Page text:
Unconventional wisdom

To solve complex problems, leaders need the courage to explore solutions that look counter-intuitive or even irrational.

In some quarters, marketing and advertising have a rather dubious reputation. For many, these functions are a wasteful use of resources, run by a bunch of chancers and charlatans. And of course, some people resent the idea that they are being manipulated.

Unsurprisingly, Rory Sutherland, vice-chairman of Ogilvy UK, disagrees. He is author of Alchemy: The Surprising Power of Ideas That Don’t Make Sense, a clever and entertaining book that is based to some degree on science, but mainly on his practice and experience. His premise is that there are some things in our lives that work, but don’t make sense. The UK’s constitutional monarchy is one. Another is the humble bicycle. Its mechanics cannot be completely explained by science, writes Sutherland. But just because one cannot explain why something works, is not a good reason for failing to use it.
In business we favour rational, often numerically-based approaches to decision-making and problem-solving; we usually select our leaders based on this ability. For problems that require a rational approach, this works well. But what do you do about big problems that are left unsolved precisely because they are not readily addressed by a rational, logical approach?

It gets worse. If you do solve a problem by a method that does not appeal to the logical thinker, instead of being pleased, people just get annoyed.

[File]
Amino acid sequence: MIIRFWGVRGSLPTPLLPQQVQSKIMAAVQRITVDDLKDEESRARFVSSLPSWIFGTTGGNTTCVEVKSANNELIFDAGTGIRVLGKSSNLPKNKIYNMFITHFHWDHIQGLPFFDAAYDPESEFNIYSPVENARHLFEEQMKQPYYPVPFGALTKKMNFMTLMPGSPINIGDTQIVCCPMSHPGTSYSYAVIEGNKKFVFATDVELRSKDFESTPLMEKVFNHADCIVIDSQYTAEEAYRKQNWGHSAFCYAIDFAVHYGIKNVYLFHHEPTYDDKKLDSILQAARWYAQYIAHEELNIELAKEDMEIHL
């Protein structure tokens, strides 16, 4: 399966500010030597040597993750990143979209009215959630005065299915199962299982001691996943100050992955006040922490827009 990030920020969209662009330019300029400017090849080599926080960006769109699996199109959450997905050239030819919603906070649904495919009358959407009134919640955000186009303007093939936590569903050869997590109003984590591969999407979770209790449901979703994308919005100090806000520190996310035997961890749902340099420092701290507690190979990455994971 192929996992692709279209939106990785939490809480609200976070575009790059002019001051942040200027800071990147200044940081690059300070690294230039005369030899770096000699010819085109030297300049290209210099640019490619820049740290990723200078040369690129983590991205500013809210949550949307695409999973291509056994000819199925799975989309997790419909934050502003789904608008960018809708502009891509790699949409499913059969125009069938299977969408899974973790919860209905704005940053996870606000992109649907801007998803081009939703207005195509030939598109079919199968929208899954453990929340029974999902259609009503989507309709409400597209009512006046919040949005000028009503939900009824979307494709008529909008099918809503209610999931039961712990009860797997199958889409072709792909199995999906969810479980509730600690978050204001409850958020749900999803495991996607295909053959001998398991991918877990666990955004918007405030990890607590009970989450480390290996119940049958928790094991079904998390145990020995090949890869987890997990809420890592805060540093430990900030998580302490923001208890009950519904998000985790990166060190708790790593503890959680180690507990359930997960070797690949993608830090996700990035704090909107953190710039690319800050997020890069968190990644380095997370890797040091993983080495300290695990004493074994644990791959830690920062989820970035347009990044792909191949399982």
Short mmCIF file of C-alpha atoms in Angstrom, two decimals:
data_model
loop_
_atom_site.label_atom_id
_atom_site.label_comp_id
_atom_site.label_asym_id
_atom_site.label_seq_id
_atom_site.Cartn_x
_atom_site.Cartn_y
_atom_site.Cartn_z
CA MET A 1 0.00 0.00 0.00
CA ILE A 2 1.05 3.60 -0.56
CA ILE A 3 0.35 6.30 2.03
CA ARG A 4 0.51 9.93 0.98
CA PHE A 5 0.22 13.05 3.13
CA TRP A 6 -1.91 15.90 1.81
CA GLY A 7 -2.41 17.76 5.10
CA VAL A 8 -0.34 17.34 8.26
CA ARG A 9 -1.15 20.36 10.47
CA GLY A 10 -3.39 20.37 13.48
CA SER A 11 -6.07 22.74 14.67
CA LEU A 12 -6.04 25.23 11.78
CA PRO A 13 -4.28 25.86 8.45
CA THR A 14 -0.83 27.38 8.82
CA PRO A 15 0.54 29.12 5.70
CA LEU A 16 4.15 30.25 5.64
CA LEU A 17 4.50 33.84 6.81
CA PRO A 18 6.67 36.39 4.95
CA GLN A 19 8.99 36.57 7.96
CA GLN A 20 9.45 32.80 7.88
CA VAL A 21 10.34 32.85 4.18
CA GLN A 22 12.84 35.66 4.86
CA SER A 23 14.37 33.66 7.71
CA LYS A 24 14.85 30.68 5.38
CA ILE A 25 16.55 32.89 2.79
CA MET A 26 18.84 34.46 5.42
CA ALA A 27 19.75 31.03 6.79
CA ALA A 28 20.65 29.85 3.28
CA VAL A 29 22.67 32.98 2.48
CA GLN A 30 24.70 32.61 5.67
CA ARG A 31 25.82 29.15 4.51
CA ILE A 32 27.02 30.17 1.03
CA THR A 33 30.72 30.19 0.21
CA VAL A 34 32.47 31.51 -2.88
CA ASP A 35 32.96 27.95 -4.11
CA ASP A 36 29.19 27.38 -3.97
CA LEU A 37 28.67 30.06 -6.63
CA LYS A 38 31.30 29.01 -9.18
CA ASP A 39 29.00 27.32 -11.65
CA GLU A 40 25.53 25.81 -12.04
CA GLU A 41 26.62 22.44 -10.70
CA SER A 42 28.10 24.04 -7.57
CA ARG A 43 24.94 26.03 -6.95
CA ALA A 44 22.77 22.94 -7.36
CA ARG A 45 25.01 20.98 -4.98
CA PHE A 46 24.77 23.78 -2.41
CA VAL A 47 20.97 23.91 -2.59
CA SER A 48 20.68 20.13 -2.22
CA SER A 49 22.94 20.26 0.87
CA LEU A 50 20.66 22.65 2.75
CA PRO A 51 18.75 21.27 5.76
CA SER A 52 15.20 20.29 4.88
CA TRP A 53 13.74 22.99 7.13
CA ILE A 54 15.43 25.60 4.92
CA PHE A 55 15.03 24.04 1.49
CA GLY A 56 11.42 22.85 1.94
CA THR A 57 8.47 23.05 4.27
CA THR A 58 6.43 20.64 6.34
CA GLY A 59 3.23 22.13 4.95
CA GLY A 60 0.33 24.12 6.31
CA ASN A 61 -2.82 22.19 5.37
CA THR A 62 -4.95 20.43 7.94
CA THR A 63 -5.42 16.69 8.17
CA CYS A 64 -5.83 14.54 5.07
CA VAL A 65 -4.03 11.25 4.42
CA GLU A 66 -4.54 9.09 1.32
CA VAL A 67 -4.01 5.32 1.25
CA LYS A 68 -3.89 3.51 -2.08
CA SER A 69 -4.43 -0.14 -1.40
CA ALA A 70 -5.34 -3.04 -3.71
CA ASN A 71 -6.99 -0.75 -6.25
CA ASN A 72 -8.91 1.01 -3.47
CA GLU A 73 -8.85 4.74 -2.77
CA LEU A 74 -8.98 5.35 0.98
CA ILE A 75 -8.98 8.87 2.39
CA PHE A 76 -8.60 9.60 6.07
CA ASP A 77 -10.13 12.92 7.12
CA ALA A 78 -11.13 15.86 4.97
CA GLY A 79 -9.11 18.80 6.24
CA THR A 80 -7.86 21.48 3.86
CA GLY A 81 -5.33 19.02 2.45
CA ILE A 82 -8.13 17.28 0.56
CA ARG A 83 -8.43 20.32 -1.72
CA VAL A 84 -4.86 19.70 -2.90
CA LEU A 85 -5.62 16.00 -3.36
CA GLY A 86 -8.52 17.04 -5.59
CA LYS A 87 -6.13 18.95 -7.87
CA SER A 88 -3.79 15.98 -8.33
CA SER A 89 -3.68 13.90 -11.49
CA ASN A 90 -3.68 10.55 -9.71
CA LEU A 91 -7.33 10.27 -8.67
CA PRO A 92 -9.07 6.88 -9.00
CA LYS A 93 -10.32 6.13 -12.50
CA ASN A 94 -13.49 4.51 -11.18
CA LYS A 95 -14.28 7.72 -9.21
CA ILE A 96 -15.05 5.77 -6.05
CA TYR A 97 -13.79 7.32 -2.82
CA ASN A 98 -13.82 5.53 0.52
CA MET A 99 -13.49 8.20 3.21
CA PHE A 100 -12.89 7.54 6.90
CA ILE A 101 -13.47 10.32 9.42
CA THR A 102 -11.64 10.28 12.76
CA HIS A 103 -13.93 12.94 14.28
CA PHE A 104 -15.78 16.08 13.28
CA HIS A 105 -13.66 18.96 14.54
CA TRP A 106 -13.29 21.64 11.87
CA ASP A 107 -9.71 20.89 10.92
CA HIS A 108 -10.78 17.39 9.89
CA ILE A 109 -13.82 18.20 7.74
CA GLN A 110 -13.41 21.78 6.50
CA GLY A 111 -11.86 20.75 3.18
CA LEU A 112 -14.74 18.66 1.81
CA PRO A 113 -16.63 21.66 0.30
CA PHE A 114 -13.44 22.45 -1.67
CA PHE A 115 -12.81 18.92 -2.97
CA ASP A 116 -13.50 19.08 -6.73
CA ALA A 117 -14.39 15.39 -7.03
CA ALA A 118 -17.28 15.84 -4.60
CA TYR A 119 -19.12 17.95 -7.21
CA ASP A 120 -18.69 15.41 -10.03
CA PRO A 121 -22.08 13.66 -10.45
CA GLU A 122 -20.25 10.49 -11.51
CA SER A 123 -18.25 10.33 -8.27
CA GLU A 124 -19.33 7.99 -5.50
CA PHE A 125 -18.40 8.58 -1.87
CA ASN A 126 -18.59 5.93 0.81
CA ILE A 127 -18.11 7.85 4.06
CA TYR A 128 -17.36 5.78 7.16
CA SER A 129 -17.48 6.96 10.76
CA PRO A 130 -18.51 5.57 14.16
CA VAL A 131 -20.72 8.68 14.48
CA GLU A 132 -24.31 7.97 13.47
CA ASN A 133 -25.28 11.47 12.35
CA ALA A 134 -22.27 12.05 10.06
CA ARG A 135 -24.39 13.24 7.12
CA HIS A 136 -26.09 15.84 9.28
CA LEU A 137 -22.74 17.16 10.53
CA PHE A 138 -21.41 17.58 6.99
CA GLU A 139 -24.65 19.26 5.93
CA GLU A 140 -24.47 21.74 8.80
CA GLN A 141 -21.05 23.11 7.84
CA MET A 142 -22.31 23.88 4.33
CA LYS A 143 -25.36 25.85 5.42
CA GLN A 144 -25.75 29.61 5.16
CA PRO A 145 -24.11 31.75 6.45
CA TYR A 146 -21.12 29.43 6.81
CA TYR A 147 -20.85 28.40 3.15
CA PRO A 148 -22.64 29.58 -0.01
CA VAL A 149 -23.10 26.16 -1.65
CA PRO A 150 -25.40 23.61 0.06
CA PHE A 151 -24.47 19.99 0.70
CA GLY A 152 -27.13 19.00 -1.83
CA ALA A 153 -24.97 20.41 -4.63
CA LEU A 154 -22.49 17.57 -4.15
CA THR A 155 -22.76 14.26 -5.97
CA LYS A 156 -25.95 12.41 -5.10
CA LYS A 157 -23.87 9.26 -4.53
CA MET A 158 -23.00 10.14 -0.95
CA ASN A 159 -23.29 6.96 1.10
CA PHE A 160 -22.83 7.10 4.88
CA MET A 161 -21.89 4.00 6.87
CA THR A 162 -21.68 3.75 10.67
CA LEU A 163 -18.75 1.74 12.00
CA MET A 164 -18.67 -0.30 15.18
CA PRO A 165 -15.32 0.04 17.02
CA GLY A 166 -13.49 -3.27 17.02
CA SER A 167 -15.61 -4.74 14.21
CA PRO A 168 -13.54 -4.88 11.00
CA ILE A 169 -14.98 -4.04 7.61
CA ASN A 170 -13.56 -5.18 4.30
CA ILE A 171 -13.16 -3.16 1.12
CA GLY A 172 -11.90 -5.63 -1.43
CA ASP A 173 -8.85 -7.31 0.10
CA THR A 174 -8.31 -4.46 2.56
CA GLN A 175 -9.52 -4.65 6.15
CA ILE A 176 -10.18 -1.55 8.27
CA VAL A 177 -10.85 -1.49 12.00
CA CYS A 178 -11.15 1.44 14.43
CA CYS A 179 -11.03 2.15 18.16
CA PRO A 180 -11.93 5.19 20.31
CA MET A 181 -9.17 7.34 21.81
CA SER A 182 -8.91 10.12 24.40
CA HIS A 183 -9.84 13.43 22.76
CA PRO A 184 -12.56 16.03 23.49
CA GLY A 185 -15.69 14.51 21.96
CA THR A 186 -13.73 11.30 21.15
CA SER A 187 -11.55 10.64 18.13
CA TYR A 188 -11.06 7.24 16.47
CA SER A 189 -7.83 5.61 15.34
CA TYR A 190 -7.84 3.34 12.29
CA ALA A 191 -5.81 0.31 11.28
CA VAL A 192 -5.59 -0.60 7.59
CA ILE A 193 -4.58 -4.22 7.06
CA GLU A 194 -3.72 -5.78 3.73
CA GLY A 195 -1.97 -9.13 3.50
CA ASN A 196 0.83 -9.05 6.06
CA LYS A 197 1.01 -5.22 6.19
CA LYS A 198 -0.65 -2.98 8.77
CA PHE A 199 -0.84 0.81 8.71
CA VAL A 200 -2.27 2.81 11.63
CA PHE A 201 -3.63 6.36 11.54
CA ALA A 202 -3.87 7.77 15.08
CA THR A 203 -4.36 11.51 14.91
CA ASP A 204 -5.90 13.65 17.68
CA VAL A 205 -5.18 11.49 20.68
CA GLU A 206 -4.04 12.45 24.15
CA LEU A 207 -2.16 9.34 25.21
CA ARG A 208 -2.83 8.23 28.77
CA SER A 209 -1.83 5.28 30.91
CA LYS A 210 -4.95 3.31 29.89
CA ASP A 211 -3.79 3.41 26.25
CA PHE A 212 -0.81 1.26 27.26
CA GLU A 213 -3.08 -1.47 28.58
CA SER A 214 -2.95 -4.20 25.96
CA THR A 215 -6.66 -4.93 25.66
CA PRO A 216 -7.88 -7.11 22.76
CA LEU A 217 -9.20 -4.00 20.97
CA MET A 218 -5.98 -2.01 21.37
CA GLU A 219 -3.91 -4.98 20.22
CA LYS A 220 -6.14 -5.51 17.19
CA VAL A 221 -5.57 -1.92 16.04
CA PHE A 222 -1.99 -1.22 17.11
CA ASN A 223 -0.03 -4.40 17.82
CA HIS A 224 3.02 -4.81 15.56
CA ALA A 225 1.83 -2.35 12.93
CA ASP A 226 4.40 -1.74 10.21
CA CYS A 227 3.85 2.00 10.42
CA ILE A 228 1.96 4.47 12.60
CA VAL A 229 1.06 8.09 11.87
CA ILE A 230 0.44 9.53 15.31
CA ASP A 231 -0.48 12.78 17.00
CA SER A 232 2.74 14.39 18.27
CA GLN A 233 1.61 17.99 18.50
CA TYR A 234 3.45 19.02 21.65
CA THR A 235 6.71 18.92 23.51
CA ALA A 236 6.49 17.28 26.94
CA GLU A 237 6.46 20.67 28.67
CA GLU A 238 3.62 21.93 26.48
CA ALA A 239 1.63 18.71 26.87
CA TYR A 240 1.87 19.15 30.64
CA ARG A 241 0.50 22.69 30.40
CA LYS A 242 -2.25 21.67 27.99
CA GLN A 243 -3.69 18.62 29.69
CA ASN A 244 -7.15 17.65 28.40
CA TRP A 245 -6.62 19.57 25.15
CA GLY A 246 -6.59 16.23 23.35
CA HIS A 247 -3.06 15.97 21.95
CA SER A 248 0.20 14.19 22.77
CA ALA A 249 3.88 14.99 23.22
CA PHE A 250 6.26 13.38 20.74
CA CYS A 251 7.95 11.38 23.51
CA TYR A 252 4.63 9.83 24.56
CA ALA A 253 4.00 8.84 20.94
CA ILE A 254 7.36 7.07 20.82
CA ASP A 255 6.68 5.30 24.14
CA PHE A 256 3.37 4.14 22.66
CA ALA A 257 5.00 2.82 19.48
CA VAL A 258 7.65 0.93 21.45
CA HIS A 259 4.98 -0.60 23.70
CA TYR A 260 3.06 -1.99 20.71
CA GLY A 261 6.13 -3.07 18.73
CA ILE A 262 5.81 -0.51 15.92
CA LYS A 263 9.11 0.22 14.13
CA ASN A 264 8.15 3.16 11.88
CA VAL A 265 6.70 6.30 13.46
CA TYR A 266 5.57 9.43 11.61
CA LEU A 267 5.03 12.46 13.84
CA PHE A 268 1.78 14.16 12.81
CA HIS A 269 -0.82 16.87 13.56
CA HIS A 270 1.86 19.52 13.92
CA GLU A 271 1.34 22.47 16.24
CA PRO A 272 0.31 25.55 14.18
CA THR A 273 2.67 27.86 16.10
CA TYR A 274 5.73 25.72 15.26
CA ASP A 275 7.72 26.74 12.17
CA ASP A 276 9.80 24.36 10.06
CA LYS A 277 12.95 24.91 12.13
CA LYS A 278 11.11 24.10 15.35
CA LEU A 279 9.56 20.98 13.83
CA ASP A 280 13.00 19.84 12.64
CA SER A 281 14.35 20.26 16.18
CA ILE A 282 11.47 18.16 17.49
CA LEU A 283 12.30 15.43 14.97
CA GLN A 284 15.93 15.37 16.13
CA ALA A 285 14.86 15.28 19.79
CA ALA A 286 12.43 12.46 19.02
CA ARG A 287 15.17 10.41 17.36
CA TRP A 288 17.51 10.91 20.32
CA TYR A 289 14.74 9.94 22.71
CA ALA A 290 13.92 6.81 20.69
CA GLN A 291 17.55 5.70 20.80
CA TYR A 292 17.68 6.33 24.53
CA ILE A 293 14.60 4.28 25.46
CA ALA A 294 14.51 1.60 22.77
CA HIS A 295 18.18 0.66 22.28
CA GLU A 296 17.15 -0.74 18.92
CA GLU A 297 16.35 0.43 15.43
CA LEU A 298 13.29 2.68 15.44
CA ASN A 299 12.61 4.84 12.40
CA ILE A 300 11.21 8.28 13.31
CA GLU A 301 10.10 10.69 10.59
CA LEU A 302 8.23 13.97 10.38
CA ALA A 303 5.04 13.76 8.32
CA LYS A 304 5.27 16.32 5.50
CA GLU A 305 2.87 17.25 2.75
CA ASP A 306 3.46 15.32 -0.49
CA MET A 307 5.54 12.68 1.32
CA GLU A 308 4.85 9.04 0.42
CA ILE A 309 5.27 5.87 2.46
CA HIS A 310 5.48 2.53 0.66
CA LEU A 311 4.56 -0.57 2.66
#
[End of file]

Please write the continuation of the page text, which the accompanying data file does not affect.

In the 1720s, the clockmaker John Harrison solved the problem of calculating longitude at sea. Yet his solution, being devised by a mere craftsman, was regarded as insufficiently scientific – a sort of cheating. For years, he was denied the government’s prize for solving this crucial problem.

Today, if you defy rational thinking with a creative idea and it goes wrong, you are likely to lose your job. If it succeeds, you may earn only modest praise. Follow a conventional idea and you will be fast-tracked for promotion if it works – and simply considered unlucky if it fails. In organizations, it pays to be conventional. Sutherland’s point is that you mustn’t confuse what makes sense with what works. A lot of the time we don’t know why we do things. We often lie to ourselves about our motivations. Our ability for rational thought may have evolved so that we can retrospectively explain our actions to others, rather than as a means of making decisions.

Yet we have a powerful bias towards rational thinking. The pursuit of shareholder value with no regard for wider social and environmental considerations may be an example of the damage that an excessively rational approach can do. In this context, policymakers’ support for ESG measures may be seen as an attempt to mitigate the excesses of a narrow focus on shareholder value. But perhaps ESG is over-engineered and too reliant on rational thinking? Could there be a better way?

Sutherland’s call is for leaders to use ‘alchemy’: to consider (and yes, to test empirically) solutions that appear counter-intuitive or appeal to the unconscious. For example, if you have falling sales for a product, sometimes the right move is to increase the price, or remove a feature – neither of which are supported by classical economics. Many of these ‘off the wall’ approaches fail, but some will succeed.

Sutherland’s analysis is in many ways depressing. We could do with more creativity, not less, to solve the difficult problems facing the world. If you cycle to work, consider it a silent homage to the power of what works over what can be explained. And if you feel your employer is suppressing your best creative ideas, perhaps it is time for a change.

Piers Cain is a management consultant.